More revenue would be generated, but the proceeds would funnel to a much more selective crowd each season. The athletic cathedrals that could be purchased by the SEC schools if semi finals and finals games paid 30-50 mil/team would be astounding...let the Boise state types try and catch up then.
 

RS9999X

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When the bowl ratings come in this year we'll see the ACC powerhouse for what it is--the best of the rest.

>> Clemson has sold approximately half of its 17,500 ticket allotment for the Orange Bowl. Clemson has to purchase any remaining unsold tickets. Associate athletic director Katie Hill said since the game's kickoff is in the middle of the week and after the New Year's holiday, it might make tickets a tougher sell for some fans. <<

That's today's update meaning they won't sell more than 9,000.

Update: they've sold about 6,000 to the public and are nearing 8,000 with university staff comps
 
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On a related note, Rutgers must not be packing them in for the Pinstripe Bowl as I got an email from Ticketmaster this morning offering a 40% discount.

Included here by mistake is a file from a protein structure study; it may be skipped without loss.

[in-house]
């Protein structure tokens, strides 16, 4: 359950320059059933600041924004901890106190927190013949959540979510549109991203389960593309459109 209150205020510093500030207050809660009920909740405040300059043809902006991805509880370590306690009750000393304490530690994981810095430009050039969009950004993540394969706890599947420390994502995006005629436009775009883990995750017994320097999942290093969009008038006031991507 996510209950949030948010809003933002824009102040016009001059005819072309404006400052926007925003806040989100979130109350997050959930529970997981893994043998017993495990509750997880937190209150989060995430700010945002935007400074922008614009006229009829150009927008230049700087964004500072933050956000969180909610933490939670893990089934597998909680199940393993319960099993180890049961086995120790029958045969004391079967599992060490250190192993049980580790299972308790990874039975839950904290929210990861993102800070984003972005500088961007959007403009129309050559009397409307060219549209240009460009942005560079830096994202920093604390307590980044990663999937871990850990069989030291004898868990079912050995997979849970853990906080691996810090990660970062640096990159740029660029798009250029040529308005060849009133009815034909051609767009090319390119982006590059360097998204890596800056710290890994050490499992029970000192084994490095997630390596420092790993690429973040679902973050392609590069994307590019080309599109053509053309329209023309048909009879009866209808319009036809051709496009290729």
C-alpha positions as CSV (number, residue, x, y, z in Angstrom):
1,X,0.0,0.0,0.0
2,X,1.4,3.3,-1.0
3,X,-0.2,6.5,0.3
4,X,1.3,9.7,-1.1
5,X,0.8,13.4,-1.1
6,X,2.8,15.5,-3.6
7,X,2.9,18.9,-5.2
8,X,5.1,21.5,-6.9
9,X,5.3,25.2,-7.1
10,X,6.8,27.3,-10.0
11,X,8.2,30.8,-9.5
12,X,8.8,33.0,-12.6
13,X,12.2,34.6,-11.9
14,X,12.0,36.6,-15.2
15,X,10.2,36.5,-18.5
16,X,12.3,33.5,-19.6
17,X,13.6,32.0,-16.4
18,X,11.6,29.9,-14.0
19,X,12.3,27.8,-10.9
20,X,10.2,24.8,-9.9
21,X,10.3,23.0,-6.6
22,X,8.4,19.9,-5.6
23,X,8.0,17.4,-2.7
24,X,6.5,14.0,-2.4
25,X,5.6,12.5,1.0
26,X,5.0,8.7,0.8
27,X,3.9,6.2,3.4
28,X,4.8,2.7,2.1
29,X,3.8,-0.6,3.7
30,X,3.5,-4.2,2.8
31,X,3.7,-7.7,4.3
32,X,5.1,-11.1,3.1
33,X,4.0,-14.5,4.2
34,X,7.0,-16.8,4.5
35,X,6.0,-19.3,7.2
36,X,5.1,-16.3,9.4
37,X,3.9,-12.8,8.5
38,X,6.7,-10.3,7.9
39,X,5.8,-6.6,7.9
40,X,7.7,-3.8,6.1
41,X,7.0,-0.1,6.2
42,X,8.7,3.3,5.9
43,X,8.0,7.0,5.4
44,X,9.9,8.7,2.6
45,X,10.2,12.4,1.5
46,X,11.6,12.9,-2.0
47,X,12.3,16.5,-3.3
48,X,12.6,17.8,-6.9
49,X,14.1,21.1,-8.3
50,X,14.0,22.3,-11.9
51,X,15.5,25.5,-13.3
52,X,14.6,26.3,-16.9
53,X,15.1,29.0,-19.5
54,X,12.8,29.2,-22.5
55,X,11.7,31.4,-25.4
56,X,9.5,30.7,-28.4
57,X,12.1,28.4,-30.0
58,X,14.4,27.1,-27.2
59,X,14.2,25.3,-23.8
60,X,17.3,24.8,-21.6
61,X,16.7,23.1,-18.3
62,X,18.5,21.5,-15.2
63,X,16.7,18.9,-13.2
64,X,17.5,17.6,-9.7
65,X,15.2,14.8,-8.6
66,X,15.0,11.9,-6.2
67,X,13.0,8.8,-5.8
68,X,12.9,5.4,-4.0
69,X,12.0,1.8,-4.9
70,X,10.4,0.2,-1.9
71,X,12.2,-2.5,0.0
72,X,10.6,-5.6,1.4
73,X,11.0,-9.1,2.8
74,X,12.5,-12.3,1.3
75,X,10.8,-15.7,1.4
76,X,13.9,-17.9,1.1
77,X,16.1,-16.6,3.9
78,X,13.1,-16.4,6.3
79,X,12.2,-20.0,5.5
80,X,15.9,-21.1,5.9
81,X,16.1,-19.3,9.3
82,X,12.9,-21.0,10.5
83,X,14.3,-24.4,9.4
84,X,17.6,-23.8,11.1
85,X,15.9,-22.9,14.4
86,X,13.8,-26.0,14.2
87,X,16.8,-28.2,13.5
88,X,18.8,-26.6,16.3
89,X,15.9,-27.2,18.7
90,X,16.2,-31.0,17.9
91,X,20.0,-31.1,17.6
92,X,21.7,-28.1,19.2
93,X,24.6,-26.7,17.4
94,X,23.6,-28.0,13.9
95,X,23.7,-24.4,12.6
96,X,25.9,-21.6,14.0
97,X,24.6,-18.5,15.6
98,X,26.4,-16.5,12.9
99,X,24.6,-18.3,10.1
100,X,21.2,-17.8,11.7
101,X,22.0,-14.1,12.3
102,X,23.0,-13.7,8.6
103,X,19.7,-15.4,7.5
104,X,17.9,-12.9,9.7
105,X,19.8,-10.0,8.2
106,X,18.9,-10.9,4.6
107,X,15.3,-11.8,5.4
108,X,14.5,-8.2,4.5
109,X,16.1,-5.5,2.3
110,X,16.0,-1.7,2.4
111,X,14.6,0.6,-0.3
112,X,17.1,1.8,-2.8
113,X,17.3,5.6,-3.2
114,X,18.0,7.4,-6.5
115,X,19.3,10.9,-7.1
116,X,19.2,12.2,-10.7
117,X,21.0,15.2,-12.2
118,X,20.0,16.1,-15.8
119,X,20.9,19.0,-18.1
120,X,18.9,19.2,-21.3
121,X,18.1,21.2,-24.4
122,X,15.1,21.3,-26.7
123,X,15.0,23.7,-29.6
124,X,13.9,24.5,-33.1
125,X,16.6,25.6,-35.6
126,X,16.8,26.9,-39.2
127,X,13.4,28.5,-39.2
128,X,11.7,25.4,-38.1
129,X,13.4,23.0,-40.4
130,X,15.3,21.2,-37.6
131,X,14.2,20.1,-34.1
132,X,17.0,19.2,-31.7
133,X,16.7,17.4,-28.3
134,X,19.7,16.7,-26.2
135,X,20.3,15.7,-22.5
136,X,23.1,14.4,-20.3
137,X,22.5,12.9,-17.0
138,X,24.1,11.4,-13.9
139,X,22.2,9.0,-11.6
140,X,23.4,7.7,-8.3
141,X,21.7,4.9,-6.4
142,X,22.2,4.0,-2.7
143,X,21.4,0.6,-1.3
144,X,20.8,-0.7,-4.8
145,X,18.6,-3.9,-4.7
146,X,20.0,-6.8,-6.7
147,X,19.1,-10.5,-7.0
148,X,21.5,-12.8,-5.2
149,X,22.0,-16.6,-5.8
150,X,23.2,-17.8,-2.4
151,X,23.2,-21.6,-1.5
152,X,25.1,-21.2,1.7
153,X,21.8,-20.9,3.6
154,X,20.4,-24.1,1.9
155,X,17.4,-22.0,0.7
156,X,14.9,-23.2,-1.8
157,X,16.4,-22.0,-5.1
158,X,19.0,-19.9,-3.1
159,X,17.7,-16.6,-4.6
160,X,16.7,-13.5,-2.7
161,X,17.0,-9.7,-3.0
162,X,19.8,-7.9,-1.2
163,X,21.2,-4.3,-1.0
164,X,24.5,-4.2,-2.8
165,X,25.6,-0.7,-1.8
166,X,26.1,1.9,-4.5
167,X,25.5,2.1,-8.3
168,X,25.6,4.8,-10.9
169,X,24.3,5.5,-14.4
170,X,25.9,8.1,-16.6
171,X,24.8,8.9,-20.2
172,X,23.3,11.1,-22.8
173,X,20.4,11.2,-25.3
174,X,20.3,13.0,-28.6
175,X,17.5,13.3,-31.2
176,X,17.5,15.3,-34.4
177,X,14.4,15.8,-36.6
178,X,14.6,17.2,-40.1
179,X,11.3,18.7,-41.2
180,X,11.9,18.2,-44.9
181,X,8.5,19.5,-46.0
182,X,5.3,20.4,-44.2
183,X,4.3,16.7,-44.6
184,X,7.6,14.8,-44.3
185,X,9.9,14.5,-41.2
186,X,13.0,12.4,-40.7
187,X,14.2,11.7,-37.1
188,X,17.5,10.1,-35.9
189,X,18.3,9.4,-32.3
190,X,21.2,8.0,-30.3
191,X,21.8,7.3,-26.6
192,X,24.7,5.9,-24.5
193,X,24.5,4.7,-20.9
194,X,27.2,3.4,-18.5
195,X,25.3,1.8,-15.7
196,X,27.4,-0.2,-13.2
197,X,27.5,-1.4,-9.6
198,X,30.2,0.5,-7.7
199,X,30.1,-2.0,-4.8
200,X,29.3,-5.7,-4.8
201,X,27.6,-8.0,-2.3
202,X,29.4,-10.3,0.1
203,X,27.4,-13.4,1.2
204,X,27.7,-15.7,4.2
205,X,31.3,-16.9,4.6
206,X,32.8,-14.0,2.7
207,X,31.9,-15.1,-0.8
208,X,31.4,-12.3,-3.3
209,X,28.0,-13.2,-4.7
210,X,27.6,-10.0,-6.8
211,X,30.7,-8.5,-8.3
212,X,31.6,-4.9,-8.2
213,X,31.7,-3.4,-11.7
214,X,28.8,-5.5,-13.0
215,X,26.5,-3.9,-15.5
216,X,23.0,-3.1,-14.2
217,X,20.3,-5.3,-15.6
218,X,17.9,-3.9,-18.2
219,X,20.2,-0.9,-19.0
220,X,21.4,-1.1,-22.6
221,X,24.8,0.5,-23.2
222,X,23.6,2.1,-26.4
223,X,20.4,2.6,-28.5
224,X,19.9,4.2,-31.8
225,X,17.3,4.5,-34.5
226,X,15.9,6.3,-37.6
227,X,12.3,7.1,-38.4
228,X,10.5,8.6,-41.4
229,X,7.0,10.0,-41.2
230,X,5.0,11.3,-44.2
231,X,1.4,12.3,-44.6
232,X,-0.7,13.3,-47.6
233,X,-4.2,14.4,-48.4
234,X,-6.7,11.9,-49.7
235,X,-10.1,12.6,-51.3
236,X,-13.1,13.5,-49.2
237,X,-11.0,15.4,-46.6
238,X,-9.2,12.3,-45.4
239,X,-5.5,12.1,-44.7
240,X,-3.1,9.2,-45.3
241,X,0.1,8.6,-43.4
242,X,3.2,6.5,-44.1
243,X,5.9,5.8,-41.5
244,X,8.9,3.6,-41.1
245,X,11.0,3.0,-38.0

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I think the bowls are going to have a bit of a setback this year as far as ratings go. I'm hearing little if any buzz about the National Championship game, because it is a rematch, because it is doesn't include any intersectional rivalry, and because the first game was almost unwatchable. Moving most of the BCS games to midweek interspersed with lesser bowls won't help either. The way it is set up, there is little to differentiate between the Orange bowl and the BVACompass Bowl in terms of pulling in viewers. I guess I still don't understand why lesser bowls have been programed for the holiday while supposed Big Bowls have been moved to Tuesday and Wednesday nights.
 

Chin Diesel

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The bowls agreeing not to infringe on the NFL's turf for Sunday January 1st is going to kill them for attendence. Now, instead of Sunday games, they're being played on Monday and Tuesday when many have to go back to work after the holidays.

Again, goes to show how little attendance matters for the bowls games as compared to TV viewership. I can't imagine fans of any team going to a New Year's day bowl game skipping out because it conflicts with NFL games. But, there isn't any way to put everything on the television. Television wins again.